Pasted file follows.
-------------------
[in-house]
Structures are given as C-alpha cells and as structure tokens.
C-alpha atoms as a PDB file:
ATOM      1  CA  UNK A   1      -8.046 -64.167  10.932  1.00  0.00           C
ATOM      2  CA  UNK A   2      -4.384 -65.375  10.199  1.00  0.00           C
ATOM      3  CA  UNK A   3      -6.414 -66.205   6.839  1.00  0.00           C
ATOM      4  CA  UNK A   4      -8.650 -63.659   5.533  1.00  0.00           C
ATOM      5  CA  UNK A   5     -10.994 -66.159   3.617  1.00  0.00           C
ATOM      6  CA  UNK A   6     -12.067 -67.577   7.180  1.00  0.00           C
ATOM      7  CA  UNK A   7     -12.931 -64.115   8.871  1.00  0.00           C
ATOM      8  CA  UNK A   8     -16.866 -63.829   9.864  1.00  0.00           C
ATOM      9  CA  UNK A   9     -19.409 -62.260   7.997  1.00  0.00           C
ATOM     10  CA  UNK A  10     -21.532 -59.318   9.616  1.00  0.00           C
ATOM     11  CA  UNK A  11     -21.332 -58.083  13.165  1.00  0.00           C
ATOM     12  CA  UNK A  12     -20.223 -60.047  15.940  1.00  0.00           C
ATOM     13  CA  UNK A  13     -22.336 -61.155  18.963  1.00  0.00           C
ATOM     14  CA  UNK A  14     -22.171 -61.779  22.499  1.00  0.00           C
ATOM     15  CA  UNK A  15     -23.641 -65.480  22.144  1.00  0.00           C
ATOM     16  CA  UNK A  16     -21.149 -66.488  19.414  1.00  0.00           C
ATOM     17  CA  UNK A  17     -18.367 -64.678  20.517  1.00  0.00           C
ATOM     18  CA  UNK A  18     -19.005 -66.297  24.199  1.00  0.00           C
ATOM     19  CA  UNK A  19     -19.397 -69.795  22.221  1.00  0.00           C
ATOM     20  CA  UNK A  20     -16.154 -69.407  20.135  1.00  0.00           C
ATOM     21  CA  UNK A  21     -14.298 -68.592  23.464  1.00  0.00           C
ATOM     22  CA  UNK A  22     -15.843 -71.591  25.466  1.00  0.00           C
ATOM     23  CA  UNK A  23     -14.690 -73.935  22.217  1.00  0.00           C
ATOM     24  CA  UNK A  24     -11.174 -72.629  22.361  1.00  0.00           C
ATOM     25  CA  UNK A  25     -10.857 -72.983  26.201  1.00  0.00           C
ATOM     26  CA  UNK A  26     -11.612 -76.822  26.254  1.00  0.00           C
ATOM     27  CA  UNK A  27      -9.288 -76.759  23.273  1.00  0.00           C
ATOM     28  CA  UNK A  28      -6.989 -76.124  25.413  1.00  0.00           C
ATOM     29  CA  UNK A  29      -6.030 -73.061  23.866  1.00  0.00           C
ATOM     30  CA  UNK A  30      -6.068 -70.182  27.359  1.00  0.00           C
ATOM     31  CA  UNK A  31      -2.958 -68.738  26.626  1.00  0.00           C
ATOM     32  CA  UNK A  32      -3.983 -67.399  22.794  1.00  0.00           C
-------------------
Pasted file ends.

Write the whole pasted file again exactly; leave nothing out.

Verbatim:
[in-house]
Structures are given as C-alpha cells and as structure tokens.
C-alpha atoms as a PDB file:
ATOM      1  CA  UNK A   1      -8.046 -64.167  10.932  1.00  0.00           C
ATOM      2  CA  UNK A   2      -4.384 -65.375  10.199  1.00  0.00           C
ATOM      3  CA  UNK A   3      -6.414 -66.205   6.839  1.00  0.00           C
ATOM      4  CA  UNK A   4      -8.650 -63.659   5.533  1.00  0.00           C
ATOM      5  CA  UNK A   5     -10.994 -66.159   3.617  1.00  0.00           C
ATOM      6  CA  UNK A   6     -12.067 -67.577   7.180  1.00  0.00           C
ATOM      7  CA  UNK A   7     -12.931 -64.115   8.871  1.00  0.00           C
ATOM      8  CA  UNK A   8     -16.866 -63.829   9.864  1.00  0.00           C
ATOM      9  CA  UNK A   9     -19.409 -62.260   7.997  1.00  0.00           C
ATOM     10  CA  UNK A  10     -21.532 -59.318   9.616  1.00  0.00           C
ATOM     11  CA  UNK A  11     -21.332 -58.083  13.165  1.00  0.00           C
ATOM     12  CA  UNK A  12     -20.223 -60.047  15.940  1.00  0.00           C
ATOM     13  CA  UNK A  13     -22.336 -61.155  18.963  1.00  0.00           C
ATOM     14  CA  UNK A  14     -22.171 -61.779  22.499  1.00  0.00           C
ATOM     15  CA  UNK A  15     -23.641 -65.480  22.144  1.00  0.00           C
ATOM     16  CA  UNK A  16     -21.149 -66.488  19.414  1.00  0.00           C
ATOM     17  CA  UNK A  17     -18.367 -64.678  20.517  1.00  0.00           C
ATOM     18  CA  UNK A  18     -19.005 -66.297  24.199  1.00  0.00           C
ATOM     19  CA  UNK A  19     -19.397 -69.795  22.221  1.00  0.00           C
ATOM     20  CA  UNK A  20     -16.154 -69.407  20.135  1.00  0.00           C
ATOM     21  CA  UNK A  21     -14.298 -68.592  23.464  1.00  0.00           C
ATOM     22  CA  UNK A  22     -15.843 -71.591  25.466  1.00  0.00           C
ATOM     23  CA  UNK A  23     -14.690 -73.935  22.217  1.00  0.00           C
ATOM     24  CA  UNK A  24     -11.174 -72.629  22.361  1.00  0.00           C
ATOM     25  CA  UNK A  25     -10.857 -72.983  26.201  1.00  0.00           C
ATOM     26  CA  UNK A  26     -11.612 -76.822  26.254  1.00  0.00           C
ATOM     27  CA  UNK A  27      -9.288 -76.759  23.273  1.00  0.00           C
ATOM     28  CA  UNK A  28      -6.989 -76.124  25.413  1.00  0.00           C
ATOM     29  CA  UNK A  29      -6.030 -73.061  23.866  1.00  0.00           C
ATOM     30  CA  UNK A  30      -6.068 -70.182  27.359  1.00  0.00           C
ATOM     31  CA  UNK A  31      -2.958 -68.738  26.626  1.00  0.00           C
ATOM     32  CA  UNK A  32      -3.983 -67.399  22.794  1.00  0.00           C